Gladstone authorized his Chief Whip to tell Liberal MPs that if the votes-for-women amendment were carried the bill would be dropped and the government would resign. He explained that "I am myself not strongly opposed to every form and degree of the proposal, but I think that if put into the Bill it would give the House of Lords a case for postponing it and I know not how to incur such a risk."
The bill was passed by the Commons on 26th June, with the opposition did not divide the House. The Conservatives were hesitant about recording themselves in direct hostility to franchise enlargement. However, Gladstone knew he would have more trouble with the House of Lords. Gladstone wrote to twelve of the leading bishops and asked for their support in passing this legislation. Ten of the twelve agreed to do this. However, when the vote was taken the Lords rejected the bill by 205 votes to 146.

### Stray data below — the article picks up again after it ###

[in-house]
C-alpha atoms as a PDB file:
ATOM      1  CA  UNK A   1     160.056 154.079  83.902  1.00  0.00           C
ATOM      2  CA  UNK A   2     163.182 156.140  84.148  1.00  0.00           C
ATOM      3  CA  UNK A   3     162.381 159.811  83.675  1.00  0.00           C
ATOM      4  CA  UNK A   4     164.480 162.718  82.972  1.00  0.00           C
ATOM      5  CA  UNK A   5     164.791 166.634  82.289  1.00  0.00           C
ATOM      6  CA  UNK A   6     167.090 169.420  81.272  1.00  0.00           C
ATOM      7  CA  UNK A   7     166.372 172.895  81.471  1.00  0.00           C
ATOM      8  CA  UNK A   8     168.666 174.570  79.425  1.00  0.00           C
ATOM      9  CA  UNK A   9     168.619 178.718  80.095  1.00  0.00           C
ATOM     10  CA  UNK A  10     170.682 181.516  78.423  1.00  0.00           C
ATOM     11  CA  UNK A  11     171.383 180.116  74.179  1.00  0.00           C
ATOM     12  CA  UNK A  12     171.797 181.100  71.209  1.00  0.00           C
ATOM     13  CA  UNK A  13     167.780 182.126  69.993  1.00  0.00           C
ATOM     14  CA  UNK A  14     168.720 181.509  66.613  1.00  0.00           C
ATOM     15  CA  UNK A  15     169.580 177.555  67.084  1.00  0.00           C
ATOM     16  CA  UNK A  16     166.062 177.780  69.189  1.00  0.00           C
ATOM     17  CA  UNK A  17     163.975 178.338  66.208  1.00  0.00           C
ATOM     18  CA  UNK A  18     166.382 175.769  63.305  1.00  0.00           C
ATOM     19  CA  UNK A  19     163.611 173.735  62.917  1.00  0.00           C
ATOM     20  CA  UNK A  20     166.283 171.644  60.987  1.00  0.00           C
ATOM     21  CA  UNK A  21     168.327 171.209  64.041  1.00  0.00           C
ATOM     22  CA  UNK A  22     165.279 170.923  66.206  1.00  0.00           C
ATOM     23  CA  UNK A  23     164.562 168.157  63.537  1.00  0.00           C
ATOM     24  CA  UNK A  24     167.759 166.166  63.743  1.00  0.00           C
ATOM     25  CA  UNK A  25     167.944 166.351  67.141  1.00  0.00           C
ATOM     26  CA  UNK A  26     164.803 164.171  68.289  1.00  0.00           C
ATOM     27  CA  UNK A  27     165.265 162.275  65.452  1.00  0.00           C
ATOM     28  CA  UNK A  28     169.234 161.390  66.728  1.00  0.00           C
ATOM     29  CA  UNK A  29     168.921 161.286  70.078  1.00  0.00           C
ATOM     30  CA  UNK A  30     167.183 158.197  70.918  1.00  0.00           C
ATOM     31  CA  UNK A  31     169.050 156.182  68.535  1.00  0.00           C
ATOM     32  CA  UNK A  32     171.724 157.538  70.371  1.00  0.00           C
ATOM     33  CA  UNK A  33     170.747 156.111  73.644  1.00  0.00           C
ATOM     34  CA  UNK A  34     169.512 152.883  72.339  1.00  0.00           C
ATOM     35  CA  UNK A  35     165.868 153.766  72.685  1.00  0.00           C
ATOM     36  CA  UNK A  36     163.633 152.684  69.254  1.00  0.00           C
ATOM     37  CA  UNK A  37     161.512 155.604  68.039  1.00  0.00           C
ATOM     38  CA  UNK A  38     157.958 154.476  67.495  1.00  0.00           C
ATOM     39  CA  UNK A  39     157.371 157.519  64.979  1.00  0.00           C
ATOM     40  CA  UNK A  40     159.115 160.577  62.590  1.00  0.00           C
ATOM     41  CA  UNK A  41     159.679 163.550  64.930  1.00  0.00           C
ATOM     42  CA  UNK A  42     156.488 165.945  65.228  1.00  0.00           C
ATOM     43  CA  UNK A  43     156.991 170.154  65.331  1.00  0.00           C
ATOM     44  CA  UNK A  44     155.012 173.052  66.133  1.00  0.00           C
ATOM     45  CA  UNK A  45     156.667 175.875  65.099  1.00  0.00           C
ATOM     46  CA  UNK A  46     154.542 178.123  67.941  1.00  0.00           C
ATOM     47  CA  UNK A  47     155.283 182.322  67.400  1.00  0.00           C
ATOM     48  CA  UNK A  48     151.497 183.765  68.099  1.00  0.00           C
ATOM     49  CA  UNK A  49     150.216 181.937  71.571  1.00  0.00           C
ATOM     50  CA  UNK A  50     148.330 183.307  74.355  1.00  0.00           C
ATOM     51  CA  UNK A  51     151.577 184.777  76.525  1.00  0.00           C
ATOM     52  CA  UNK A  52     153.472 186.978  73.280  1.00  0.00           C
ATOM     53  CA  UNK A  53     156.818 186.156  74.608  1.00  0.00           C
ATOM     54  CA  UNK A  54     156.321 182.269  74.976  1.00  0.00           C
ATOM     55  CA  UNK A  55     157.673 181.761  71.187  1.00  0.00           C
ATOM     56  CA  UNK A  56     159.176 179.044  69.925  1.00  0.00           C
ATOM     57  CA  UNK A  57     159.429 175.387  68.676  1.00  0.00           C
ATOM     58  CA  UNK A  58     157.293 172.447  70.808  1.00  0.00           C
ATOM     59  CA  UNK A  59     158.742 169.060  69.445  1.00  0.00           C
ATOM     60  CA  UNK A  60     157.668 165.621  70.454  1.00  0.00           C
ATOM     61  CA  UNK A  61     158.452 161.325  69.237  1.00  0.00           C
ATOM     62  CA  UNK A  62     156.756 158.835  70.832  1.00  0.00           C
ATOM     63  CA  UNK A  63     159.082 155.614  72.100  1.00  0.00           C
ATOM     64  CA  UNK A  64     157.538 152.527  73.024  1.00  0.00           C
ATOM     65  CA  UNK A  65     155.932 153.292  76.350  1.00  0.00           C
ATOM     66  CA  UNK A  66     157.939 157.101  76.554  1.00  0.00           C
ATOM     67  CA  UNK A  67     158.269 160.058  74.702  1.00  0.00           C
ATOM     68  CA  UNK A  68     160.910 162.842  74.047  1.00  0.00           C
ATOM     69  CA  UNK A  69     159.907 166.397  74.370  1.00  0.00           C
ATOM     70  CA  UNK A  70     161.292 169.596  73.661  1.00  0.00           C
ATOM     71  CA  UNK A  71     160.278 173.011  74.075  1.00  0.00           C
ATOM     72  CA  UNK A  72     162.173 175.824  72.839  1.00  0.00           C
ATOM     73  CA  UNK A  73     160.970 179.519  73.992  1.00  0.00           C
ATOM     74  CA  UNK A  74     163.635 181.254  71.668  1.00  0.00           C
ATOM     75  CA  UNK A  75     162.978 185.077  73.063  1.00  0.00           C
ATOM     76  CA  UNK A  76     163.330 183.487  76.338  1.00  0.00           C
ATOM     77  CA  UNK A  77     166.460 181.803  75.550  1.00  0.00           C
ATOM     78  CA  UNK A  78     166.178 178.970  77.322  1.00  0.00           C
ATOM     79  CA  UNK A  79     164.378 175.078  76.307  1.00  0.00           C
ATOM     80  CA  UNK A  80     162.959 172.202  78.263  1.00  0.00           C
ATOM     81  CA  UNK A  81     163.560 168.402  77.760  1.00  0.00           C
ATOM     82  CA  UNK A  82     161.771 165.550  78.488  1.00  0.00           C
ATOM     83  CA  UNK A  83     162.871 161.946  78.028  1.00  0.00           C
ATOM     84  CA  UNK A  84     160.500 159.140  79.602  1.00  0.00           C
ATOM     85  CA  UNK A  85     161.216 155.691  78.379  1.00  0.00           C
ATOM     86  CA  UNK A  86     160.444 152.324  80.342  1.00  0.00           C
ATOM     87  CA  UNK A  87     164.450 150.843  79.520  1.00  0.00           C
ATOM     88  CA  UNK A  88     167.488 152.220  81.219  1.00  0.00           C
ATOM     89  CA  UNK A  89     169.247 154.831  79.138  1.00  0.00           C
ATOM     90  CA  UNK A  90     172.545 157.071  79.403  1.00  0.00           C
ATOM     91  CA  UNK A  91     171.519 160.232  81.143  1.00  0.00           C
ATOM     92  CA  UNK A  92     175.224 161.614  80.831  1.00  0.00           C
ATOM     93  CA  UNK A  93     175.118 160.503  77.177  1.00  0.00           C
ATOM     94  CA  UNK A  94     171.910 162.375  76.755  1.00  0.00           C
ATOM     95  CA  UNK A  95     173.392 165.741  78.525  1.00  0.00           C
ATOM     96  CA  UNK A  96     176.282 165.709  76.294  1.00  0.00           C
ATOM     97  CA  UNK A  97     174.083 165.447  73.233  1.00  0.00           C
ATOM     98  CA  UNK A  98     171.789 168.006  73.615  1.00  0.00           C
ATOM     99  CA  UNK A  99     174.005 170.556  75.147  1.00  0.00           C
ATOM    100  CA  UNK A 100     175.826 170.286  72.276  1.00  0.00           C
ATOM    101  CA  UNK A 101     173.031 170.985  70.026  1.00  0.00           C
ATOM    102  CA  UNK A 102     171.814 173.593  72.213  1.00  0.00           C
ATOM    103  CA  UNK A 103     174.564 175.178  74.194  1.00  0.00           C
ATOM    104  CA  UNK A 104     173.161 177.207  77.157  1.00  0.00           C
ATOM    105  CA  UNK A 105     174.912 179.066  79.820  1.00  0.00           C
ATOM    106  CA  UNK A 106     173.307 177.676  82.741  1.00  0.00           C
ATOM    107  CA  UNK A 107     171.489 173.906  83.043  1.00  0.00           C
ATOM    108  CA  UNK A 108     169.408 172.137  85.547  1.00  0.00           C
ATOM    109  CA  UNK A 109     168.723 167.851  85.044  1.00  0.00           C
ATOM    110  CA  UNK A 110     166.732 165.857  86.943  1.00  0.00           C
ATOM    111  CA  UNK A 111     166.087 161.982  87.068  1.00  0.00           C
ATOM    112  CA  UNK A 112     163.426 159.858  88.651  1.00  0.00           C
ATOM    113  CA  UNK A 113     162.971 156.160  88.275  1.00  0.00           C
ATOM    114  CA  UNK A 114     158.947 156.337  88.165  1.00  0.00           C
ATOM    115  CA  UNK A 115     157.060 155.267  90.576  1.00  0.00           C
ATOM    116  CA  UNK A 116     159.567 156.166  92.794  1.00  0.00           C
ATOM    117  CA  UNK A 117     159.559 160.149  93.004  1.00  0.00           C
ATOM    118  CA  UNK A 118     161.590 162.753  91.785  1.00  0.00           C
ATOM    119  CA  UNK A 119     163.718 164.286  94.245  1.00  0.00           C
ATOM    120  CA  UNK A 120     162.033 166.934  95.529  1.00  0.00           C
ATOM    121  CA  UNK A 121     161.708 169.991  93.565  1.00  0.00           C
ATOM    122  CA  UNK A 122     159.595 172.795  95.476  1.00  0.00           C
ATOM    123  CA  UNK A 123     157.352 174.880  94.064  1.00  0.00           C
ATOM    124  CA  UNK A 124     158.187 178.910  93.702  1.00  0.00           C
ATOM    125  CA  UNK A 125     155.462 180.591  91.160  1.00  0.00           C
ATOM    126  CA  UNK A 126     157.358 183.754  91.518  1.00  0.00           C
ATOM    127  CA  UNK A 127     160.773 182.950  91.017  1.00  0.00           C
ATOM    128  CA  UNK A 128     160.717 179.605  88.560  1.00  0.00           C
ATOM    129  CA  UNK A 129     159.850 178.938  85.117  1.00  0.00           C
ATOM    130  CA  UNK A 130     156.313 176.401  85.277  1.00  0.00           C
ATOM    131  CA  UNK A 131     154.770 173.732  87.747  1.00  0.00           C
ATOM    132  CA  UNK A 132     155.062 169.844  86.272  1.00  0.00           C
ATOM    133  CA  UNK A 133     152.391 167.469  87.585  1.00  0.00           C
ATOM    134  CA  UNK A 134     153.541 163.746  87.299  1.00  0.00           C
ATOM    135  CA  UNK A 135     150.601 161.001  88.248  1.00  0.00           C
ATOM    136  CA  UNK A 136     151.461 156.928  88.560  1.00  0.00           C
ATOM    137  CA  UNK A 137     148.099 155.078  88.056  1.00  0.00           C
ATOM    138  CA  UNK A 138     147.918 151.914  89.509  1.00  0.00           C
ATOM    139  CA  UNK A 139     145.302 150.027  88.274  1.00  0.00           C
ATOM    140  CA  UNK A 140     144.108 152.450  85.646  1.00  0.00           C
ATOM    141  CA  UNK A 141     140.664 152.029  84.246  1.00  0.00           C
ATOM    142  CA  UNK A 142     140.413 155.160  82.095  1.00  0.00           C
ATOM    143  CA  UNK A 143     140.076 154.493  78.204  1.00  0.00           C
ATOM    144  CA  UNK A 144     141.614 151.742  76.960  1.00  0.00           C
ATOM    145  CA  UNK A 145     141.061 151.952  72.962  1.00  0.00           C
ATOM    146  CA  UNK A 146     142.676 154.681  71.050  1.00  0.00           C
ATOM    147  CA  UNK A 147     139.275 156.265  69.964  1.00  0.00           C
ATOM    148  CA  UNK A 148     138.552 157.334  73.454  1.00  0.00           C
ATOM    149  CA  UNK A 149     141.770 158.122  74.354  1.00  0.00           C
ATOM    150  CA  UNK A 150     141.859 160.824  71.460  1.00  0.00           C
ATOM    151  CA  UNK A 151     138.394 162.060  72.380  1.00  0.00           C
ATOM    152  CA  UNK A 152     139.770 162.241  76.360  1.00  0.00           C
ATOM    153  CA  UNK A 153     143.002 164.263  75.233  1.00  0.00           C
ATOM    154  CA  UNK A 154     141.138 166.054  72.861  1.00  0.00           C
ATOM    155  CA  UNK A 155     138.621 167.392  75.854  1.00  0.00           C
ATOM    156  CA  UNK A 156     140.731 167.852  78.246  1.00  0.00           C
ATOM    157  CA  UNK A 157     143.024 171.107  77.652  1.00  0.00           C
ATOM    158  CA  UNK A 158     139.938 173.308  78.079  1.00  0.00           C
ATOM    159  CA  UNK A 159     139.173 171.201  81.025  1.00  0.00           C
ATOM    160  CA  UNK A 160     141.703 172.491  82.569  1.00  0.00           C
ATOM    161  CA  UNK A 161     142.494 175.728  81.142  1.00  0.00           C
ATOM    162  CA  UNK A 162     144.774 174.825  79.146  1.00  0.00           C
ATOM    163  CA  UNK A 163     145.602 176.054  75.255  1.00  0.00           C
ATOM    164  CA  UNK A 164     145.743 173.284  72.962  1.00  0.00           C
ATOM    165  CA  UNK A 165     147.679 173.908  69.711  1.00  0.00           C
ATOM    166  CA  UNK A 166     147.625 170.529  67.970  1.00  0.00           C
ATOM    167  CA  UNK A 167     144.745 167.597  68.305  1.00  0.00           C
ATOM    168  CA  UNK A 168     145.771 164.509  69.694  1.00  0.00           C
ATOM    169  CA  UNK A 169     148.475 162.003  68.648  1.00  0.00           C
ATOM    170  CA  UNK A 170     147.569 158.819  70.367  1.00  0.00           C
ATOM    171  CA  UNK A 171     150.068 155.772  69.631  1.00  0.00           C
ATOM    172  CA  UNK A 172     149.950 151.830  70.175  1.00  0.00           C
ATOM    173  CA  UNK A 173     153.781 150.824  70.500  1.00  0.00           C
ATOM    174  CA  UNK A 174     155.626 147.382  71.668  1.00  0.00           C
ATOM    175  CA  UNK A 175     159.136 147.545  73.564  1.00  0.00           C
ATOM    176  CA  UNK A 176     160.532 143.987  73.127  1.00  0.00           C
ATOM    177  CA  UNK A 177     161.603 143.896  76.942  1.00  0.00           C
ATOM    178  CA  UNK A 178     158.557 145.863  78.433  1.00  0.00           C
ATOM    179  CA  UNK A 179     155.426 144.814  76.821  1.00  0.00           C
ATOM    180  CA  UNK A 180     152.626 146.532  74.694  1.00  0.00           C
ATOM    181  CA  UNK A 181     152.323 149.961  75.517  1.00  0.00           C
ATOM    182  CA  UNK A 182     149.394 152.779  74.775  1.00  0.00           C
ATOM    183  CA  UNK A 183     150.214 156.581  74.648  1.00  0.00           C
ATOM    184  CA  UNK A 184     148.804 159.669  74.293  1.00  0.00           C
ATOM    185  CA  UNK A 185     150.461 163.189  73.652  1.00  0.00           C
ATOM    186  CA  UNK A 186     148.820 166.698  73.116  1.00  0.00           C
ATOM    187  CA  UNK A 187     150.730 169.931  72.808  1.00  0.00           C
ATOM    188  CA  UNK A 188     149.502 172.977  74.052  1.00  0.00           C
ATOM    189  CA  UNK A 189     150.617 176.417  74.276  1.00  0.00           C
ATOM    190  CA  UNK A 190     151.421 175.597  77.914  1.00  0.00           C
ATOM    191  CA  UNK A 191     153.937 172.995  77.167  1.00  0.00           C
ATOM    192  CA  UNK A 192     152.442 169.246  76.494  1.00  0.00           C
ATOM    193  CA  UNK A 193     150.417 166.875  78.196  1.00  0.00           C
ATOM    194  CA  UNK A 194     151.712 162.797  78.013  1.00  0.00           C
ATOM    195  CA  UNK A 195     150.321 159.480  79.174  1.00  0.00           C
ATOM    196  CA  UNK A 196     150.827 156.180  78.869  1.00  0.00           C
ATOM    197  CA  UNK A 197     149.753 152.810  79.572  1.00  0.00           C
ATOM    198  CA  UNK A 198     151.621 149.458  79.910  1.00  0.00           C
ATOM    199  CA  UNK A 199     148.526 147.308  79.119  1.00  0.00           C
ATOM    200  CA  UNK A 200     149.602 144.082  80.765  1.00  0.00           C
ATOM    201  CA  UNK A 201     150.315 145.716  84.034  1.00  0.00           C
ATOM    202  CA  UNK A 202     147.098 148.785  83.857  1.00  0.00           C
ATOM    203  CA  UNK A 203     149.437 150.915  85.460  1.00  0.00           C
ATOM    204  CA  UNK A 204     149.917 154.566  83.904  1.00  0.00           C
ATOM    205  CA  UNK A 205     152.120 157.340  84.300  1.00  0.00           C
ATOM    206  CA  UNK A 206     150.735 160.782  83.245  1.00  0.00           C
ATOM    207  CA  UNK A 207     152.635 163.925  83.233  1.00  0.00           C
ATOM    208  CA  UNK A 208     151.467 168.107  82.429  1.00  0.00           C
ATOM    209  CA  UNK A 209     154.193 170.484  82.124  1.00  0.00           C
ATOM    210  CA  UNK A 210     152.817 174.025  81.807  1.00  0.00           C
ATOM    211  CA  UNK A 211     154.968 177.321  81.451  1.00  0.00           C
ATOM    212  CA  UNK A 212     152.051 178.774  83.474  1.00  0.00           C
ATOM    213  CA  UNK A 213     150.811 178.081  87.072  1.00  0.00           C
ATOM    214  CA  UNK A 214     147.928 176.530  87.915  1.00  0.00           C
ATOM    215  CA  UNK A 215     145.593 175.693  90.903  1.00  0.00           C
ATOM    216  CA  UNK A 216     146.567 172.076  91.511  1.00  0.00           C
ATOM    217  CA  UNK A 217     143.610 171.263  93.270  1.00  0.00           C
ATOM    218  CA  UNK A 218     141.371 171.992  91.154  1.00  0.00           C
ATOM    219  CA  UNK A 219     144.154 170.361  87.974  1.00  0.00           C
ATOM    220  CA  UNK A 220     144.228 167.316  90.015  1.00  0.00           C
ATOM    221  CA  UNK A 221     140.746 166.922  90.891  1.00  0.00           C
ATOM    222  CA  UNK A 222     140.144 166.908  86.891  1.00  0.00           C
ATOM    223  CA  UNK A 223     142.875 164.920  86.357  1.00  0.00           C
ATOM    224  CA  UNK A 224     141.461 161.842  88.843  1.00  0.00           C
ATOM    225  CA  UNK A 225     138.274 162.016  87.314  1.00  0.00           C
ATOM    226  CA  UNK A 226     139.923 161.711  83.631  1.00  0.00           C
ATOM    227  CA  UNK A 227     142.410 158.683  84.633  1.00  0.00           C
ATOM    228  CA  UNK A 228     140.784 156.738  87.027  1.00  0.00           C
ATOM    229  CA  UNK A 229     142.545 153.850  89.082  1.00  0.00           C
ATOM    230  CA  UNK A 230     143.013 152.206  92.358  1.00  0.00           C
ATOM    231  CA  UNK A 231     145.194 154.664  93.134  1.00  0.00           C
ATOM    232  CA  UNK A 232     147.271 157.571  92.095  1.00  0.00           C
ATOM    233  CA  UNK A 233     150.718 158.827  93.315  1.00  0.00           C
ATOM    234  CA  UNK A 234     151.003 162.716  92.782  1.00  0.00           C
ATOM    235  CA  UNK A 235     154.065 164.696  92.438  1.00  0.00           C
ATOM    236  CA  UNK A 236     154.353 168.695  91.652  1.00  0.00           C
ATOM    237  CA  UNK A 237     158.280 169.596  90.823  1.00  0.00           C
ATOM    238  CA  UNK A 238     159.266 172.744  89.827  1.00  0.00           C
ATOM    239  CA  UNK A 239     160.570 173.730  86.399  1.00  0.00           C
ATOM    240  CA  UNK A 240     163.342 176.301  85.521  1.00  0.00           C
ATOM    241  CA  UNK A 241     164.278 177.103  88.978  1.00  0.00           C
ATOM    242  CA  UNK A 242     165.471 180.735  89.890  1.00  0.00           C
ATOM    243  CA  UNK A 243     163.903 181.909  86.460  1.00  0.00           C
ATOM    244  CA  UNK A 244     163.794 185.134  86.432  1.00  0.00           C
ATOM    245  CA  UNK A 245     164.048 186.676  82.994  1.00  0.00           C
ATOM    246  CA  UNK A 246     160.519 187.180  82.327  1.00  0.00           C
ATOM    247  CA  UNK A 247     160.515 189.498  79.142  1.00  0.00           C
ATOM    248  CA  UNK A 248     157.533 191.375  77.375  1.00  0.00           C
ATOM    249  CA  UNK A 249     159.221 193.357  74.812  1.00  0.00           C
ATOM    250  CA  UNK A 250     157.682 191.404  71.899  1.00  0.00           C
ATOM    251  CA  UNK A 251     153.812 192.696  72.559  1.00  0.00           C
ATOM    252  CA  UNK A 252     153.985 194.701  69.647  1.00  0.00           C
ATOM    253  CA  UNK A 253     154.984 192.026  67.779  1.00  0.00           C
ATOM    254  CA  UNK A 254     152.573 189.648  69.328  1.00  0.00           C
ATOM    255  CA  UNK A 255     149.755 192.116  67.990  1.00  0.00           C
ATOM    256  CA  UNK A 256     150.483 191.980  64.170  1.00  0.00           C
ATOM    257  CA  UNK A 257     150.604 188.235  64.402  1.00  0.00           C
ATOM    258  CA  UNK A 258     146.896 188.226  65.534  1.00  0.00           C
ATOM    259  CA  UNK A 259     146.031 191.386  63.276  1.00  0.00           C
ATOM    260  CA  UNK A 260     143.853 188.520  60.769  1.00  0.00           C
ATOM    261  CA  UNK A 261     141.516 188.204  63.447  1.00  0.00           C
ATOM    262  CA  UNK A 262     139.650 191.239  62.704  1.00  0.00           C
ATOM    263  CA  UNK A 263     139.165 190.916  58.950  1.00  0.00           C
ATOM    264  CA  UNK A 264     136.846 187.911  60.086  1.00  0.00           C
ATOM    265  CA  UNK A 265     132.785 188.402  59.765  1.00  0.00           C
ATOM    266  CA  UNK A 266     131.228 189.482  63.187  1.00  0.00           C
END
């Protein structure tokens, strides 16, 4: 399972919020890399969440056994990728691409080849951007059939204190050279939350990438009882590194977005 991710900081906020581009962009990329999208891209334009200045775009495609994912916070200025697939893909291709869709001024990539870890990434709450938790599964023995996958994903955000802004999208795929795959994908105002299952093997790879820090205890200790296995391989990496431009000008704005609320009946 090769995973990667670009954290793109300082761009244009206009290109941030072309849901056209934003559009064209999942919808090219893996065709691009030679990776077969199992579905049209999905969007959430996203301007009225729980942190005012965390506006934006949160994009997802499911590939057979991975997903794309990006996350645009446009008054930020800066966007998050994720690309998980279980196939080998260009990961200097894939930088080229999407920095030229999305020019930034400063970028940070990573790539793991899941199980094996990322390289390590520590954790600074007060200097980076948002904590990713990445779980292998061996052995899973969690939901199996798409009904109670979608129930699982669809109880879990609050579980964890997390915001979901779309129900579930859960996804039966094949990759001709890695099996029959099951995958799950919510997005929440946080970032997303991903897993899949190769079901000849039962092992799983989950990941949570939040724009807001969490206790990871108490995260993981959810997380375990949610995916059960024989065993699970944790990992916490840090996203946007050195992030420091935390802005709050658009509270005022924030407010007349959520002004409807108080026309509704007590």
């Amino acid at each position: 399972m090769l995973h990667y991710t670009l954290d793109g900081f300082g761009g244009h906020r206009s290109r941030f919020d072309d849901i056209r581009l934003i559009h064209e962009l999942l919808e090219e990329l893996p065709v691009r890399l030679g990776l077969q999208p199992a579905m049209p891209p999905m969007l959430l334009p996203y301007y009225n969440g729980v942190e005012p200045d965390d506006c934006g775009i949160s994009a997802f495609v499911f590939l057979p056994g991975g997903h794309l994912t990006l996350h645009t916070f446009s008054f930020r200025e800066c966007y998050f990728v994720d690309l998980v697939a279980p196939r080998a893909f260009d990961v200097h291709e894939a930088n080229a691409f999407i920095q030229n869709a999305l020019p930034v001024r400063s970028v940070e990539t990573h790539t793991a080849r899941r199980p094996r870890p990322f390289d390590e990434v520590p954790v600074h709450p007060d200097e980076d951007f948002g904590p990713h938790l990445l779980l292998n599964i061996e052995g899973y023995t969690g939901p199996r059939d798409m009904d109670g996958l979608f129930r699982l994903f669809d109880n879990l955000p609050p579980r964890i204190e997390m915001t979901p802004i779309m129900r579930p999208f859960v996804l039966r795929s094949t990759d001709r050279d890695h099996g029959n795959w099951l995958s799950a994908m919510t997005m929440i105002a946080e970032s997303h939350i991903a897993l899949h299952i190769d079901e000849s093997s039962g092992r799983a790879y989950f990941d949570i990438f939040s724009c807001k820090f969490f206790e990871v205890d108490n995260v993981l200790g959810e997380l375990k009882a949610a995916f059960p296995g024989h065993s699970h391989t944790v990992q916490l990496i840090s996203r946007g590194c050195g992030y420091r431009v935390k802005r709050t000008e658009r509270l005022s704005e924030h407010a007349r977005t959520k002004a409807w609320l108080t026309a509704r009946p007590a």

Queen Victoria thought that the Lords had every right to reject the bill and she told Gladstone that they represented "the true feeling of the country" better than the House of Commons. Gladstone told his private secretary, Edward Walter Hamilton, that if the Queen had her way she would abolish the Commons. Over the next two months the Queen wrote sixteen letters to Gladstone complaining about speeches made by left-wing Liberal MPs.
The London Trades Council quickly organized a mass demonstration in Hyde Park. On 21st July, an estimated 30,000 people marched through the city to merge with at least that many already assembled in the park. Thorold Rogers, compared the House of Lords to "Sodom and Gomorrah" and Joseph Chamberlain told the crowd: "We will never, never, never be the only race in the civilized world subservient to the insolent pretensions of a hereditary caste".